Consultants who worked on the plan estimate its total cost at $315 billion. Harris says the funding will come from an increase in the estate tax for the top 1 percent. The federal estate tax, which only affects the very wealthy, is levied on property — including cash, real estate, trusts, and other assets — that is transferred from the deceased to their heirs. The tax only applies to assets valued beyond a level set by the IRS. Since 2001, that exemption level has increased from $675,000 to $11.4 million. As a result, those inheriting millions in property often pay the same amount as those who don’t have inheritances: nothing at all. Harris plans to close this loophole, and others exploited by the rich, and support teachers along the way.

Related: The late New Orleans chef Leah Chase was a teacher at heart

Harris’ plan is novel and by far the boldest effort to address diminishing teacher pay, a hot-button issue that in the last two years has motivated teachers across the country to go on strike. Harris will no doubt attract attention from teachers, and particularly from the more than 75 percent of the profession who are women.

However, even if the federal government helped pay for higher teacher salaries, states might be hesitant to take the cash: Salary levels are used to determine retirement, health and other benefits that states and districts are still on the hook to pay for. States may find themselves unable to take the federal funds if it means having to raise revenue to pay for related benefits. In addition, many states have grown tired of federal intervention. In 2015 the federal Every Student Succeeds Act (ESSA) was drafted in a bipartisan fashion, but when federal attempts to improve schools appeared to encroach upon state control of education, both parties bucked President Obama’s reform efforts, which included the Race to the Top initiative designed to stimulate education reform.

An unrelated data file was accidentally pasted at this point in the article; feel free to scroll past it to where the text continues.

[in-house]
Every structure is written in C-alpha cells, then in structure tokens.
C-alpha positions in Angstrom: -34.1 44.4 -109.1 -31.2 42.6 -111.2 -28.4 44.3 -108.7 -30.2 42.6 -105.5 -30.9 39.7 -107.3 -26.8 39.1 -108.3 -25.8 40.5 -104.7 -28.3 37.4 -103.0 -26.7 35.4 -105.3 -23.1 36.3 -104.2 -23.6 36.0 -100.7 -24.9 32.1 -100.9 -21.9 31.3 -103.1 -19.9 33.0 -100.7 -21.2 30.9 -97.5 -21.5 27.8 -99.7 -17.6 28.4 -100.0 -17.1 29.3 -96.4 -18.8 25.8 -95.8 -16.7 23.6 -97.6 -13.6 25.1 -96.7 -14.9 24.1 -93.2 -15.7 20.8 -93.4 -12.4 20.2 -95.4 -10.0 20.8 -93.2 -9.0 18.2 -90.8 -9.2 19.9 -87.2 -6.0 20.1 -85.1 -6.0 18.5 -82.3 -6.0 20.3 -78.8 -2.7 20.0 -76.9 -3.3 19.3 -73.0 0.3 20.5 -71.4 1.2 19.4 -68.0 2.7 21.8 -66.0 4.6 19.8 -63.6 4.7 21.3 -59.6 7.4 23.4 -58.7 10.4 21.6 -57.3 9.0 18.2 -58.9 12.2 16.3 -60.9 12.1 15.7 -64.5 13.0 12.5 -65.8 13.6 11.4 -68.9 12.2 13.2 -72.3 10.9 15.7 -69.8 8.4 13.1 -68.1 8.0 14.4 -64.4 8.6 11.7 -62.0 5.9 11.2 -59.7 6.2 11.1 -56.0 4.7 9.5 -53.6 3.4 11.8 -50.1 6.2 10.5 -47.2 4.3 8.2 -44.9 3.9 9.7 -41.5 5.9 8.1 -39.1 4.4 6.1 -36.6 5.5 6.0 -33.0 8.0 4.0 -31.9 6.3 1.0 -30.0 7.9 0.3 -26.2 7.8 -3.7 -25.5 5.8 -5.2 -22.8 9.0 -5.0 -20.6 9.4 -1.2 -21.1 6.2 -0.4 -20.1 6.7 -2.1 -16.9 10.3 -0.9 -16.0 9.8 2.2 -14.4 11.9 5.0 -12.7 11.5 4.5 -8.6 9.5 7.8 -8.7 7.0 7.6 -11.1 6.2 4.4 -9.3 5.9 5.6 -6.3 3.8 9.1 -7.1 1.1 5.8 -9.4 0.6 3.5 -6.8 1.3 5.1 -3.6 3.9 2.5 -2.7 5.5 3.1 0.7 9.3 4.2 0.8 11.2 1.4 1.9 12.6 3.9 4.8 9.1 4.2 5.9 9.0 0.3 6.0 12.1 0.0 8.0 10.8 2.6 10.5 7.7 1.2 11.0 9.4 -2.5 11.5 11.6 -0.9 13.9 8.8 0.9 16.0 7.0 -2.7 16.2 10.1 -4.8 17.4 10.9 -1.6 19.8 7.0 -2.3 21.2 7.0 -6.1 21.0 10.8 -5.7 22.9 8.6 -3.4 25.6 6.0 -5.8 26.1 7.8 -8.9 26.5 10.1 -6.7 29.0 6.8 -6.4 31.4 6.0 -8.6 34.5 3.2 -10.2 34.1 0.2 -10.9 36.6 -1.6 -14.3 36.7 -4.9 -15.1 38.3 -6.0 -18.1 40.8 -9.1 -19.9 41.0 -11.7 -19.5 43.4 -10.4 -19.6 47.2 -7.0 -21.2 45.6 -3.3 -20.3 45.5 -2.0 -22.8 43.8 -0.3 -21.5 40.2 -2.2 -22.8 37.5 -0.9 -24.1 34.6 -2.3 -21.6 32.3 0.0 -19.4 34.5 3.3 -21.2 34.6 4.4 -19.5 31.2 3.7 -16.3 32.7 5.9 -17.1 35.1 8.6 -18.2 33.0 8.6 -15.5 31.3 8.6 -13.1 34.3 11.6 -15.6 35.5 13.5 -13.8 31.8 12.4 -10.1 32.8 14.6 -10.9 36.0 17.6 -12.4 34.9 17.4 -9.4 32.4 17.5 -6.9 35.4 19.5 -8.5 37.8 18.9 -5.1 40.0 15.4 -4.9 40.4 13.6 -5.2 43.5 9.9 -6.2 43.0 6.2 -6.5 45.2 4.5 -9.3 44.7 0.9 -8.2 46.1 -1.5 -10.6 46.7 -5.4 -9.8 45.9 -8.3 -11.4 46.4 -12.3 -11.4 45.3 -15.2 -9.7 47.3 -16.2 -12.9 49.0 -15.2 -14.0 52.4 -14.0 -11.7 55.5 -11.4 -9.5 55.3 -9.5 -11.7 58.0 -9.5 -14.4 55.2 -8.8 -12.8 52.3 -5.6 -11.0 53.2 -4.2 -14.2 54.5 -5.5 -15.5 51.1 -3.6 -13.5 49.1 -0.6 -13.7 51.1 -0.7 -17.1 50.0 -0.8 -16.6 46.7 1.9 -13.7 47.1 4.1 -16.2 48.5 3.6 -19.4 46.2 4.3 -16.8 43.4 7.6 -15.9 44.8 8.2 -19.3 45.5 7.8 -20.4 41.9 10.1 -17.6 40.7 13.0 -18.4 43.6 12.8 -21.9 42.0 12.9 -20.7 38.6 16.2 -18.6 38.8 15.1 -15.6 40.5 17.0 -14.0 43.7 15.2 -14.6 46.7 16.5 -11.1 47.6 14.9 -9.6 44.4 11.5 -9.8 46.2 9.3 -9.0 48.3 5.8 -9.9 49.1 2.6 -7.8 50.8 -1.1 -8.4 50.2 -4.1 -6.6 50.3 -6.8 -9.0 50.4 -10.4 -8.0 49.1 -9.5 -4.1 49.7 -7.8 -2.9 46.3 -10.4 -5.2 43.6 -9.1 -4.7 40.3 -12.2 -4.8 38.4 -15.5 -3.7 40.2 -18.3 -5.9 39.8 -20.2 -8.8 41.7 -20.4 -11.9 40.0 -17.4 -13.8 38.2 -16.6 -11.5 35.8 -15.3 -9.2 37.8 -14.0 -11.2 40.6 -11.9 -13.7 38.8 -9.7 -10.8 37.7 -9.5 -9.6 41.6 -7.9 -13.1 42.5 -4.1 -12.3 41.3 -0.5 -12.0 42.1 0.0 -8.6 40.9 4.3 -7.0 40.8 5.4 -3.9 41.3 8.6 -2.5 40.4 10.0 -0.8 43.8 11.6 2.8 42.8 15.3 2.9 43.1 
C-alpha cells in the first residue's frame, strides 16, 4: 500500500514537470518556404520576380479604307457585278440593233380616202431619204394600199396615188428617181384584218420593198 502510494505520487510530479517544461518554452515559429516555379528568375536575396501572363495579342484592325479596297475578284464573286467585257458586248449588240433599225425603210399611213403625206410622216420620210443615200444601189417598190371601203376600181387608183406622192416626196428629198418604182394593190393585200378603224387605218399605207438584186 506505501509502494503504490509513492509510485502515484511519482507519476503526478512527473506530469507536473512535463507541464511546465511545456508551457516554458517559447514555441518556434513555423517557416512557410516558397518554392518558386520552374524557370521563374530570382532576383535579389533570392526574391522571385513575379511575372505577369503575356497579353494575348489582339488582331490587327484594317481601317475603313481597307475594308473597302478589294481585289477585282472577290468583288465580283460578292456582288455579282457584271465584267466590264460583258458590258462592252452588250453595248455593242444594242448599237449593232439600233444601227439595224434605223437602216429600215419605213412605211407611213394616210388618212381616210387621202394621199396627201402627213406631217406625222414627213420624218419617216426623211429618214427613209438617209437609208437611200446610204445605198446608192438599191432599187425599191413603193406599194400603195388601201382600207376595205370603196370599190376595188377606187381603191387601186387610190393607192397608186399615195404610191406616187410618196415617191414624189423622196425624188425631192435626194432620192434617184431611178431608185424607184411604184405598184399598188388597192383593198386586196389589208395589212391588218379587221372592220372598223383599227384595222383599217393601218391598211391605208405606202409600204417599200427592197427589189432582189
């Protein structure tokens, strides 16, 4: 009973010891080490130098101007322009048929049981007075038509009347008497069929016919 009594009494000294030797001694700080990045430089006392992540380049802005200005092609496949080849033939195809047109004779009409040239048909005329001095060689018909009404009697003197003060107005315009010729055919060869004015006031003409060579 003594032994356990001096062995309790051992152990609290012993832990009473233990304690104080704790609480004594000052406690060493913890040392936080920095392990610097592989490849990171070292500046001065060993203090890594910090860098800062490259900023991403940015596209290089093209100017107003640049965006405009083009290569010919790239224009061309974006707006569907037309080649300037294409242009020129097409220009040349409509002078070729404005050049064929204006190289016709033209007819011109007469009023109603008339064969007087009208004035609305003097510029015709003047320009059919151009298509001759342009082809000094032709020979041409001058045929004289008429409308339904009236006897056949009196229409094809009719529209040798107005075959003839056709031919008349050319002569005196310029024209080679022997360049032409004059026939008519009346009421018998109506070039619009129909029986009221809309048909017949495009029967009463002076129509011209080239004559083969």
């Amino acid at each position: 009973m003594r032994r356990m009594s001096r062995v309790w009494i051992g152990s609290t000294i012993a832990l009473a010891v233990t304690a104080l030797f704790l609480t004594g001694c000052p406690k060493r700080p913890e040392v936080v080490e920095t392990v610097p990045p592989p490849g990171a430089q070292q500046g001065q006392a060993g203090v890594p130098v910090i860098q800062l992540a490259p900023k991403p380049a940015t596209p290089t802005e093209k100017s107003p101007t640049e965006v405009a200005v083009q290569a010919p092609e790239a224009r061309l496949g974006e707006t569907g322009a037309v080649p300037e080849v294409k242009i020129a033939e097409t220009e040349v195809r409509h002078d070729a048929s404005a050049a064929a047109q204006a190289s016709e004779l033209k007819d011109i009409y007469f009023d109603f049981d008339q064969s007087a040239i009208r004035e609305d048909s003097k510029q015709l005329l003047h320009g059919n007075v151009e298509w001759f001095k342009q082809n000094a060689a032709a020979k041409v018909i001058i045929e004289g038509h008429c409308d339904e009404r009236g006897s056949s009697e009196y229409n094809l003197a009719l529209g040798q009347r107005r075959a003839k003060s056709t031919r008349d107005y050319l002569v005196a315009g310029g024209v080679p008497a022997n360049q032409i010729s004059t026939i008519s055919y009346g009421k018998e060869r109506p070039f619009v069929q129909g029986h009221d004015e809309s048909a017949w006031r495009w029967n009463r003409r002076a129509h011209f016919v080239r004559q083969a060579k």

Teachers need raises, and I welcome creative efforts to get them, but federal cash is not a simple, quick fix. Based on the results of most of the statewide strikes, mobilization seems to be an effective strategy to force states to increase pay. Harris can actually do a lot from her federal Senate seat to reduce state spending on line items that crowd state budgets: With her governmental influence at the federal level, she can help curb rising health care and criminal justice costs that burden states.

What’s clear is that Harris’ proposal brings much-needed attention to the problem of teacher pay. Something must be done. Kids grow up thinking their teachers live at school. Let’s not let that become the only option available.

This story about teacher pay was produced by The Hechinger Report, a nonprofit, independent news organization focused on inequality and innovation in education. Sign up for Hechinger’s newsletter.

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Andre Perry

Dr. Andre Perry, a contributing writer, is a David M. Rubenstein Fellow at The Brookings Institution. Perry was the founding dean of urban education at… See Archive